dEviantrAdiologist

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Hey all,

I am finishing up radiology residency this year and will be going on to do a fellowship prior to HPSP payback. Will I be eligible for extra pay because of this fellowship or will I just get paid as a BC radiologist when I go active?

Thanks a lot for your help!
 

delicatefade

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I can't answer your question but have one of my own.

How many more years does this add to your payback for HPSP?
 

USAFGMODOC

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I am in currently in rads residency and unfortunately there is NOT any extra pay for your fellowship skills...

I am pondering fellowship after residency vs. finishing my last 4 years and retiring and then doing fellowship......
 
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RichL025

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On my sub-i's, I was told that each year of fellowship incurs an additional two years of service obligation. Nice for Ortho (1y fellowships), but I'm guessing it's not so nice for the IM subspecialty folks.

No, that's not quite correct-

Each year of fellowship incurs an extra one year of commitment... with a minimum additional obligation of two years.

Examples:
one year fellowship = two year extra commitment

two year fellowship = two year extra commitment

three year fellowship = three year extra commitment
 

dEviantrAdiologist

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I can't answer your question but have one of my own.

How many more years does this add to your payback for HPSP?

I (fortuitously) was fully deferred for both residency AND fellowship (NADDS) so I only owe my four year medical school HPSP commitment. It would've been nice to get a few extra bucks for doing a fellowship... oh well.
 

dEviantrAdiologist

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I am in currently in rads residency and unfortunately there is NOT any extra pay for your fellowship skills...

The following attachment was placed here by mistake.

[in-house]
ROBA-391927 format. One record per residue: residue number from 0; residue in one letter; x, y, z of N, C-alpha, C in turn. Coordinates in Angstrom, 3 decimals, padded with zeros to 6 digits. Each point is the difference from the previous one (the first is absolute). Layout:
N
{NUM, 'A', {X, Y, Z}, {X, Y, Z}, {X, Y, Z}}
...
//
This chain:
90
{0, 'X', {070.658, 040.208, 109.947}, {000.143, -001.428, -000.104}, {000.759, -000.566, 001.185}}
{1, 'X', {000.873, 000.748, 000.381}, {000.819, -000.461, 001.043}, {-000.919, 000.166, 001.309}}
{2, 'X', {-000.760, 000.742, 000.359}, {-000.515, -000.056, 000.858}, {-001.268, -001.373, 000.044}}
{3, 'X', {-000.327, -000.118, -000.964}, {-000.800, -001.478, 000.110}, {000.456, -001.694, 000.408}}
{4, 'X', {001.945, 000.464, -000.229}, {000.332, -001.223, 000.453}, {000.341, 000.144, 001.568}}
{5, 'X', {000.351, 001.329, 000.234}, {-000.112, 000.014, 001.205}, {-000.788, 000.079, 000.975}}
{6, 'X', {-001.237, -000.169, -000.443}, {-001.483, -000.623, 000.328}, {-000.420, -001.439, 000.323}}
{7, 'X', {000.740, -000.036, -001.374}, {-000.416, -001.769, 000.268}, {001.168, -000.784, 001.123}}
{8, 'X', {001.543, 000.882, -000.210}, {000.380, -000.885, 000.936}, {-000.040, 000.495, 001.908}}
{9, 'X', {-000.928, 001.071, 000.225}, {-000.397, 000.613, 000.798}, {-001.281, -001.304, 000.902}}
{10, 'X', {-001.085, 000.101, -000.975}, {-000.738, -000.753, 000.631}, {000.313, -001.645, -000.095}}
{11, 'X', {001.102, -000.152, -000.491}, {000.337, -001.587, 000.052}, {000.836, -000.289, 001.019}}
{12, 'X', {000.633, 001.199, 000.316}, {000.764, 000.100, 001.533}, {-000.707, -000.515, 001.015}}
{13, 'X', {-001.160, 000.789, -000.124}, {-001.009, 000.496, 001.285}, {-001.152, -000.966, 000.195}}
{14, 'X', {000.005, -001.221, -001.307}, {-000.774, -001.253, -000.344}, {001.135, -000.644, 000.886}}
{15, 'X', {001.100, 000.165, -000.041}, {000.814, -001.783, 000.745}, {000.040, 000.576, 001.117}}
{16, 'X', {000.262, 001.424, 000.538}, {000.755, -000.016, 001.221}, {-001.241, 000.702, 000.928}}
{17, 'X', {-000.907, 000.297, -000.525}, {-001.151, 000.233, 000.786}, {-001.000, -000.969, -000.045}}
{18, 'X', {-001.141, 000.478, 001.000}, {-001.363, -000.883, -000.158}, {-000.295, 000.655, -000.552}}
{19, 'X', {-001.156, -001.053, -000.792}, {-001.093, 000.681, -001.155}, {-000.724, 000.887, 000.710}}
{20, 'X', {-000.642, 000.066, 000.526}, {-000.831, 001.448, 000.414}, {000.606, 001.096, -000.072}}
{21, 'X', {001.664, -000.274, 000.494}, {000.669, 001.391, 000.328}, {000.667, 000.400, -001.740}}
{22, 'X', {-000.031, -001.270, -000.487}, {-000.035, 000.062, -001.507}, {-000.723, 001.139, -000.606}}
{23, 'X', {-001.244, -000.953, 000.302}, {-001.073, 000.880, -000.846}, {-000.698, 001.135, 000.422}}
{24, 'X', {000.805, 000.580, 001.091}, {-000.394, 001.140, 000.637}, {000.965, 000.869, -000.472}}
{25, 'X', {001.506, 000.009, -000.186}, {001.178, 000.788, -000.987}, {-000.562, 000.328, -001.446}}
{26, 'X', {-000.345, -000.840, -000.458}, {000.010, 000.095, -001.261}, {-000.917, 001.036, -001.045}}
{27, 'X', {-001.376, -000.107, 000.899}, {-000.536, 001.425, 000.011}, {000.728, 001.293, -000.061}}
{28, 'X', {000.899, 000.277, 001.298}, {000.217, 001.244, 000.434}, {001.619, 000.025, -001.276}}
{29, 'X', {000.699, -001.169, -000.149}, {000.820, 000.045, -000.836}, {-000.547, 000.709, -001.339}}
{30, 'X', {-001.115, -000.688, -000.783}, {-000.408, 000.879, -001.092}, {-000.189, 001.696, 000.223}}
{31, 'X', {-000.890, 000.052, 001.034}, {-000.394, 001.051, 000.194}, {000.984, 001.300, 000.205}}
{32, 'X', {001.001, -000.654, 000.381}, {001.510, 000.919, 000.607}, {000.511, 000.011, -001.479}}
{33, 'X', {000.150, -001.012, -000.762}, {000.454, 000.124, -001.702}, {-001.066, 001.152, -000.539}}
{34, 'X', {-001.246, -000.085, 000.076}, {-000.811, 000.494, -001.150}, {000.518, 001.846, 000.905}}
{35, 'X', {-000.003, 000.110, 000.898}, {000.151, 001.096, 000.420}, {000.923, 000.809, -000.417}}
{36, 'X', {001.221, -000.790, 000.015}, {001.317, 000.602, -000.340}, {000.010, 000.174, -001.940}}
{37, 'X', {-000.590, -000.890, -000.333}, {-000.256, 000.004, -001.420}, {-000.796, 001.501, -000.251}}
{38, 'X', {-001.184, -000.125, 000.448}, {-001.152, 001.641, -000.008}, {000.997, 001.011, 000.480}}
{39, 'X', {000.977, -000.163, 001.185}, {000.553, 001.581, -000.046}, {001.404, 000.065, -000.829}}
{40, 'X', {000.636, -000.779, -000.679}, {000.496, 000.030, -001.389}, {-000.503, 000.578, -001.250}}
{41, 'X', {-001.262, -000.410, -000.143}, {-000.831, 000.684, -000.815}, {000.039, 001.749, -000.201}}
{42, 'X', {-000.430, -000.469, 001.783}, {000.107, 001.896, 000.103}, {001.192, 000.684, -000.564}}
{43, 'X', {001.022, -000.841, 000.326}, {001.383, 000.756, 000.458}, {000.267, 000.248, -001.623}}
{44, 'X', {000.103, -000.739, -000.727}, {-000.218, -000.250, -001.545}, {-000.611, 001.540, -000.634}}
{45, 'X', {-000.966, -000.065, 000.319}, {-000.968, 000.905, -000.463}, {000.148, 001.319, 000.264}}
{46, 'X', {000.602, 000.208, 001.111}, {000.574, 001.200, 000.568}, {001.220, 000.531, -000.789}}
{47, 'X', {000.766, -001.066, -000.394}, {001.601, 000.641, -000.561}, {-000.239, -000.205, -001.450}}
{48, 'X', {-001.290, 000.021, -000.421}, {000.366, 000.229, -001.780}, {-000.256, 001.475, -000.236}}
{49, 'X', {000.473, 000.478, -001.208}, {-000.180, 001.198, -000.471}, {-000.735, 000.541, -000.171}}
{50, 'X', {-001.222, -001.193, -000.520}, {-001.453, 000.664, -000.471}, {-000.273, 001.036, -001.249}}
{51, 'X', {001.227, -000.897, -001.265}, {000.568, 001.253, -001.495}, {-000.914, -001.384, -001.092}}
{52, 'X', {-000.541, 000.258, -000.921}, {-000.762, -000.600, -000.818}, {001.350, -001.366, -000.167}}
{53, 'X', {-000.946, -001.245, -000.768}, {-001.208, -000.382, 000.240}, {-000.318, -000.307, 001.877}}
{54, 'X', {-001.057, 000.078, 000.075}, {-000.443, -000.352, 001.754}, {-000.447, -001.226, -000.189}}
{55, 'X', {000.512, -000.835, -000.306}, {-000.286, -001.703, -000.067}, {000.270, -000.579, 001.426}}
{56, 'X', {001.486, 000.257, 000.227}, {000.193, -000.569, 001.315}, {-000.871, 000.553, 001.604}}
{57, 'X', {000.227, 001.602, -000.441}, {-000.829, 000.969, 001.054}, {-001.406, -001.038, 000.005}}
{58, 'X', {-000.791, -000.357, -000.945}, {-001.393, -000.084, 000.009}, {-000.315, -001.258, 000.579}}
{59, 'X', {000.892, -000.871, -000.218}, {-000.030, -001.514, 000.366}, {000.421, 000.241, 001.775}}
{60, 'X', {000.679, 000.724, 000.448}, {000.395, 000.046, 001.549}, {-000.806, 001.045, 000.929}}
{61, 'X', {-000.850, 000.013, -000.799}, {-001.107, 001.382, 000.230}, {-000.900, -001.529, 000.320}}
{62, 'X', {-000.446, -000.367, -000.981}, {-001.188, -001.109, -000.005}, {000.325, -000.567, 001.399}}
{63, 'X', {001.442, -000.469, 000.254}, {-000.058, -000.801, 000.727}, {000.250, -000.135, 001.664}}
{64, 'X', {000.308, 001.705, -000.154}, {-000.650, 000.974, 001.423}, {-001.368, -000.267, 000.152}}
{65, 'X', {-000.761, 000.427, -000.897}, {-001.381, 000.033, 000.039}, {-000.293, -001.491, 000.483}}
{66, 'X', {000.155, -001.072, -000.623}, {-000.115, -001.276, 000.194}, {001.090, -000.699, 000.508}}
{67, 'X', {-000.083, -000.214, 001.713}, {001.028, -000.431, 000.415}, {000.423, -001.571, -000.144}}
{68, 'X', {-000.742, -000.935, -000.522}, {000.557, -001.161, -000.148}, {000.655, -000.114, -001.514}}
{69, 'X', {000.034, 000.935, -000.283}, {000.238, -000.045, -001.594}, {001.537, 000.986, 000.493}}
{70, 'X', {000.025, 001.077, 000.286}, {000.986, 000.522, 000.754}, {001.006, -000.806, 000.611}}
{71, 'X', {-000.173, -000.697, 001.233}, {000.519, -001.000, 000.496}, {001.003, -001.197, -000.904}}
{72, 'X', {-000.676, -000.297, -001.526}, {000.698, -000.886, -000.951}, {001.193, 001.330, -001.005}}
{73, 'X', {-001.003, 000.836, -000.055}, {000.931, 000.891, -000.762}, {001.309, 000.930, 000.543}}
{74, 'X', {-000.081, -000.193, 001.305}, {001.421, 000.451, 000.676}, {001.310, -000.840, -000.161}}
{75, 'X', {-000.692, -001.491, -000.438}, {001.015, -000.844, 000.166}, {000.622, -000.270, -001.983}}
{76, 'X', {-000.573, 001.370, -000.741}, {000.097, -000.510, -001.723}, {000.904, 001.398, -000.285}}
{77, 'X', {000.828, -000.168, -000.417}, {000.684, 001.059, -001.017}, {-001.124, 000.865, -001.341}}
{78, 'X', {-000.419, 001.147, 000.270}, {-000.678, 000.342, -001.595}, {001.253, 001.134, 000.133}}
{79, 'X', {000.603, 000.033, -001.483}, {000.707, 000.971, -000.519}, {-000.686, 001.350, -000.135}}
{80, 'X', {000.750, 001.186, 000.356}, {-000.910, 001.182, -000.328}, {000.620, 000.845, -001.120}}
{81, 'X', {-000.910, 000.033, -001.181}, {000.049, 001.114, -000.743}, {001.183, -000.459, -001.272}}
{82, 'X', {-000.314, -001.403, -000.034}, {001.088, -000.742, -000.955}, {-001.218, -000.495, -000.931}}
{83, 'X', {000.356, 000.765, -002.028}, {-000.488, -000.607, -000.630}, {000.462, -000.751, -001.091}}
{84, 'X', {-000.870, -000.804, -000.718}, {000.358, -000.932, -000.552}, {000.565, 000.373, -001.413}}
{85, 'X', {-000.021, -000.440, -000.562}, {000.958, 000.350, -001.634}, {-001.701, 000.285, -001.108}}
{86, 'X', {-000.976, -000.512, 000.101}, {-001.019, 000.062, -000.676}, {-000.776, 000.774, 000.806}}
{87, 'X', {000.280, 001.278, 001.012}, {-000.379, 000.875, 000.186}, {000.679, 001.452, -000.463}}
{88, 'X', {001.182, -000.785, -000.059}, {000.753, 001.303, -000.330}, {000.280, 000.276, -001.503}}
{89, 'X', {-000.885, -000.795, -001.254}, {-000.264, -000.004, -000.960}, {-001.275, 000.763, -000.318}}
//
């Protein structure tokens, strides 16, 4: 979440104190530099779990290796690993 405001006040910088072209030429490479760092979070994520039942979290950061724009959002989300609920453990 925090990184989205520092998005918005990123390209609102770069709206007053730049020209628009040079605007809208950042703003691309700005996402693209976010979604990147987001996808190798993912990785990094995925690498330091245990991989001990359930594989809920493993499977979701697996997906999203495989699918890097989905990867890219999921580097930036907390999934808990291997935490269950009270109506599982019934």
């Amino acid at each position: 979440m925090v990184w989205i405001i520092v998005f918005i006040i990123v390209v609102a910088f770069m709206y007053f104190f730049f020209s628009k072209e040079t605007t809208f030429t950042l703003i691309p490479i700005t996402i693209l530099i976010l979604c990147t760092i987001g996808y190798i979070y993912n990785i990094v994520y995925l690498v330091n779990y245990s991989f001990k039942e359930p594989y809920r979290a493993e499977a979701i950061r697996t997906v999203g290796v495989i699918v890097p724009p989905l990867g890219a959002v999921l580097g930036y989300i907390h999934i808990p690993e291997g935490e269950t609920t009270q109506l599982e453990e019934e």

I am pondering fellowship after residency vs. finishing my last 4 years and retiring and then doing fellowship......

I was faced with the same decision and decided to try for a fellowship before going active purely for the fact that I would be less likely to do a fellowship after/during my payback. The only problem with this scenario is you MUST go to the preselection board two years prior to finishing residency, otherwise your fellowship options can be limited (unfilled spots after the conventional fellowship match).
 

Dr. Dukes

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Sorry for the (slight) hijack...
Does anyone know how applying for Army surgical fellowships works. I know I will go from med school to a six year surgical residency, but is it possible to go straight to fellowship, or will I spend time as a general surgeon with a unit somewhere? If this is the case (time as a general surgeon) are there any broad timelines for getting back into training (3 years as a surgeon, 4, 5,...17)? I realize it changes on "the needs of the Army" but even a generalization would be great.
Thanks a lot.
 

RichL025

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Right now "current policy" is for all graduating general surgeons to serve a "utilization tour" (1-3 yr) before fellowship - but this is not rigidly enforced. You apply in your fourth year of residency if you wish to apply for a civilian fellowship (I think you can get military fellowships by applying in your 5th year).